The fundamental rule of never holding your breath helps to reduce the likelihood of scuba injuries from inadequate exhalation - especially during a runaway ascent!
This guide contains information about arterial gas embolism (AGE) and how to avoid one of the most common, and serious, medical emergencies in diving.
Learning how to breathe in scuba diving is one of the first principles for beginners to master.
The water pressure that surrounds divers (ambient) decreases as they ascend to the surface.
As a consequence of that, the air inside the lungs increases (expands).
The expanding air escapes through the scuba regulator when the diver breathes normally and continuously.
But, if a diver fails to exhale sufficiently the expanding air can cause a pulmonary barotrauma (rupture in the lung tissue). Furthermore, gas bubbles releasing into the major arteries can lead to a severe embolism (AGE).
The bubbles are not confined to the pleural cavity. In fact, they can also restrict blood flow in the brain (leading to brain damage) and other tissues almost anywhere around the body.
Ascending slowly when you dive is the best technique for reducing pressure-related injuries, especially arterial gas embolisms. In other words, be a SAFE diver (Slowly Ascend From Every dive).
In addition, divers should also use their depth gauge (or dive computers) to monitor their ascent rate. The climb should be slow and controlled. For example, the U.S. Navy dive tables use an ascent rate of thirty (30) feet (nine metres) per minute.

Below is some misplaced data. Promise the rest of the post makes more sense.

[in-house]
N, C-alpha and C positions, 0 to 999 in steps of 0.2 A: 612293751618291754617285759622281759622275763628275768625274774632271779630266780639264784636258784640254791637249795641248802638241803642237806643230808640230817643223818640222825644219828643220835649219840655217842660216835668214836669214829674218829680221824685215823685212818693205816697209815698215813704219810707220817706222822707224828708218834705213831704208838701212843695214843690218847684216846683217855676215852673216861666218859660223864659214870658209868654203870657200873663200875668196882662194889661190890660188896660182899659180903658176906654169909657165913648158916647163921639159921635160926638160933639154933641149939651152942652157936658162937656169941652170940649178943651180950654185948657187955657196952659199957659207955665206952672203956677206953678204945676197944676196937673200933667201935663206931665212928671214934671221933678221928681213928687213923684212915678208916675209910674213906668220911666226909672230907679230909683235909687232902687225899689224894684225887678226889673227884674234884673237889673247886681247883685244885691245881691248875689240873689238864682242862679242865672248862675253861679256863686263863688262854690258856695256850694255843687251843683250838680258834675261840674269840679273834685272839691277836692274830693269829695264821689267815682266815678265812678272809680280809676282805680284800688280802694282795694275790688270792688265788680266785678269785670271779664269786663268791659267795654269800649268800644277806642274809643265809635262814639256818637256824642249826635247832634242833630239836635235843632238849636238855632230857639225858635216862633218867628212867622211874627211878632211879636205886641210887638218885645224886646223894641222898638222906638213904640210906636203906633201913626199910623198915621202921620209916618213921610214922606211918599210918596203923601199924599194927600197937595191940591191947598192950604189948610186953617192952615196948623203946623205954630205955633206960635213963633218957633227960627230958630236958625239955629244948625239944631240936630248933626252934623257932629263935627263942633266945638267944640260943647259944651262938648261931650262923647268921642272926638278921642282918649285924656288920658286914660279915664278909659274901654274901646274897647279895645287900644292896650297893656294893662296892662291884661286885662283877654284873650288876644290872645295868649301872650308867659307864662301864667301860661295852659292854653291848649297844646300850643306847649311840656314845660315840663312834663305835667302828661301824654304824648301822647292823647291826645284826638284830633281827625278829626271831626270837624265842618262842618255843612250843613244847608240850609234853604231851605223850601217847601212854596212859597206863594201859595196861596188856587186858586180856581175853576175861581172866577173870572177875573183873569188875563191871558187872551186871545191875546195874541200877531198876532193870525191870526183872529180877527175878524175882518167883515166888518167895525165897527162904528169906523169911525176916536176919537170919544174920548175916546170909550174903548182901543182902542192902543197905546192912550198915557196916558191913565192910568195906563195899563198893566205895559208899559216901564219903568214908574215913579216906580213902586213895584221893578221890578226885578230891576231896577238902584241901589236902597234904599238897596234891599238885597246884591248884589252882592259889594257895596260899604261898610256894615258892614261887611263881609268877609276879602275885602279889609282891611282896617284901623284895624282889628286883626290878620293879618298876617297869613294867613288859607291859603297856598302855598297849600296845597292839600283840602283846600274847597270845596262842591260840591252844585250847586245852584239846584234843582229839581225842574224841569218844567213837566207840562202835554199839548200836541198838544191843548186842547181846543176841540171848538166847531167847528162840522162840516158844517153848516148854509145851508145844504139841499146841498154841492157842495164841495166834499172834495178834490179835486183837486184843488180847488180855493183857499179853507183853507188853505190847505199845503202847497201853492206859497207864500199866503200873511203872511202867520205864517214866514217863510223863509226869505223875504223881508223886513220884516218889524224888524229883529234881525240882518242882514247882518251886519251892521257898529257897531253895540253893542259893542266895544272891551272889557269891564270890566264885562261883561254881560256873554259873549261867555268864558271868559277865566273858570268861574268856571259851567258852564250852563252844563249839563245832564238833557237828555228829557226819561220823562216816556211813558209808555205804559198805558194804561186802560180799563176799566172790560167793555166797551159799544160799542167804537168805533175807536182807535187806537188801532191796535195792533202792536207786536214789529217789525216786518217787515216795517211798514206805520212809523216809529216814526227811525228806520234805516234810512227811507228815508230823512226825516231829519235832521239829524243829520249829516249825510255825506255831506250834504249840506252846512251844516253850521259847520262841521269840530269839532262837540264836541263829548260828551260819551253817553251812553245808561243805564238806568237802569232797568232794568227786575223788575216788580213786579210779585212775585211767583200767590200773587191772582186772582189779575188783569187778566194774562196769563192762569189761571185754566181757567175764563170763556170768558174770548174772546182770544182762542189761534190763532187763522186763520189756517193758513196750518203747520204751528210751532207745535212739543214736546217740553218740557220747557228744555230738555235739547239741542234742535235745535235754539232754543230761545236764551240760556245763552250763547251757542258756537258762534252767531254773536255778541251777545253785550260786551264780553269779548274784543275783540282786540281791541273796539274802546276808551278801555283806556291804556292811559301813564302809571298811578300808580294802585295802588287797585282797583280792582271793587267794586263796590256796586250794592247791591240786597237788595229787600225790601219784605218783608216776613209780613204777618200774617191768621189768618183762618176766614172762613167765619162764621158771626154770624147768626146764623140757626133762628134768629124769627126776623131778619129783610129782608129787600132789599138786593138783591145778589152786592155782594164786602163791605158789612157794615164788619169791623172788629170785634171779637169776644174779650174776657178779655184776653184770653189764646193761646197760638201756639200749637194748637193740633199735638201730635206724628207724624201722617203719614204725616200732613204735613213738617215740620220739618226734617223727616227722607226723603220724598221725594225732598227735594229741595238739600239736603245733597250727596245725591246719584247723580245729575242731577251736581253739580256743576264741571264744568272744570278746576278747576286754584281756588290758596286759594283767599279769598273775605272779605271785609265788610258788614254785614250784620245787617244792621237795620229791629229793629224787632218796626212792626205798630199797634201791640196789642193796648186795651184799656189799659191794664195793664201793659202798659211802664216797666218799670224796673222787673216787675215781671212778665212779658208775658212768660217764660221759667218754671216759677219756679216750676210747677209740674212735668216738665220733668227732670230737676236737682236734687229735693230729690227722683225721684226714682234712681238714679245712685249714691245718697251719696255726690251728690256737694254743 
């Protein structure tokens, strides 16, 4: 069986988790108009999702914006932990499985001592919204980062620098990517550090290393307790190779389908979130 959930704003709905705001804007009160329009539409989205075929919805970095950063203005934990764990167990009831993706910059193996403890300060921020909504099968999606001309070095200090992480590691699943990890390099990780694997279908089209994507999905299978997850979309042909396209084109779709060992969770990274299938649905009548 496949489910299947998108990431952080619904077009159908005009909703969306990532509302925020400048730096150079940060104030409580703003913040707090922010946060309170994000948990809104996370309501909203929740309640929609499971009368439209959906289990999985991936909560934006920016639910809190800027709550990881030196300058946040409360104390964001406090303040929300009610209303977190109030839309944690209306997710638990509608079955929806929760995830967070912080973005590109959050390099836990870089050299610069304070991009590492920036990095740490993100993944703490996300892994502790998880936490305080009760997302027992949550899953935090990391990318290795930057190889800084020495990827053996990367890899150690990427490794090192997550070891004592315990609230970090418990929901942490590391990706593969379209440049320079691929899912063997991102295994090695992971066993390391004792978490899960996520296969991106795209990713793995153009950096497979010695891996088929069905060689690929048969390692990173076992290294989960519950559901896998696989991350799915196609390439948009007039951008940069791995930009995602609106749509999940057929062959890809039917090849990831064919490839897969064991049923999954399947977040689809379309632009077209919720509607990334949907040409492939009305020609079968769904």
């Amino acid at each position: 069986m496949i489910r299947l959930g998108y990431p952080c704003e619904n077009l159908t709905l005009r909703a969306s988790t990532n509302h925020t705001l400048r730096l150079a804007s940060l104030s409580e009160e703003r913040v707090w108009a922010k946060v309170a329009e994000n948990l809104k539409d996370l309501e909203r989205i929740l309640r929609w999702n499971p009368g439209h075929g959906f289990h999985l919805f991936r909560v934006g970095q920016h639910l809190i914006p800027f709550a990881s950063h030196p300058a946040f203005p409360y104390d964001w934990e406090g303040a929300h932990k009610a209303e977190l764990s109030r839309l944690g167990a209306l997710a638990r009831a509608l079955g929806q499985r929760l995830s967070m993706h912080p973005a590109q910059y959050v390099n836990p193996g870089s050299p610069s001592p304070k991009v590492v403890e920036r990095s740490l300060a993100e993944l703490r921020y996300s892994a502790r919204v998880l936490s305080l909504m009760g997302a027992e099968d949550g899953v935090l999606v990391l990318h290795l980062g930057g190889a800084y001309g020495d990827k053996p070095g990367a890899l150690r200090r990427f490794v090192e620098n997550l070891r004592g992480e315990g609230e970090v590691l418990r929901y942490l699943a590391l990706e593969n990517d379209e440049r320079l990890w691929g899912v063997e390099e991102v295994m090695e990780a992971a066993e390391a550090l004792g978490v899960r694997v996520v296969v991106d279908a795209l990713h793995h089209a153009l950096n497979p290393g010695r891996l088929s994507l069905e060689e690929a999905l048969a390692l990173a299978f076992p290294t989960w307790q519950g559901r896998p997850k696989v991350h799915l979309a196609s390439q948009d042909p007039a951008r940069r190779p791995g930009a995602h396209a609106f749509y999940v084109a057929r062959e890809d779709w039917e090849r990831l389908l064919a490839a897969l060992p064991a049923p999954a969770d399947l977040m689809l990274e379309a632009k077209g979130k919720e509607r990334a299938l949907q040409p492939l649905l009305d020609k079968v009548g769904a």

But wait - there's more:
Divers should use a well-maintained buoyancy controller (BCD) and drysuit (where applicable) to avoid ascending too quickly. It's also important to have proper weight distribution and to vent expanding air from these devices on the way up.
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Being able to recognise the typical signs and symptoms of arterial gas embolism (AGE) is important. Look for the following conditions within fifteen (15) minutes of reaching the surface:
If a diver loses consciousness soon after surfacing you should suspect that they have arterial gas embolism. If so, they will need hyperbaric oxygen treatment as an urgent priority. Contact the nearest medical services (EMS) and give emergency oxygen to the injured diver.
In fact, if a diver holds their breath during an ascent in a shallow swimming pool, pulmonary barotrauma can still occur.
But, most compressed-gas scuba diving barotraumas and embolisms are caused by pulmonary overinflation, such as during a breath-hold ascent.
In shallow depths, beginners are often immersed in other tasks, such as taking underwater photos, and sometimes forget the importance of breathing continuously.
This part is important:
Underwater, the greatest pressure change takes place as you get closer to the surface - the final three (3) to five (5) metres. Nonetheless, it only takes a small overpressure to cause barotrauma injuries in diving.
Some lung conditions can increase the likelihood of suffering AGE. They include asthma, chest infections, cysts, scar tissue from surgery, obstructive lung disease (COPD), and tumours.
Even so, the best advice for preventing an arterial embolism in diving is to relax and breathe in a normal manner during the ascent.
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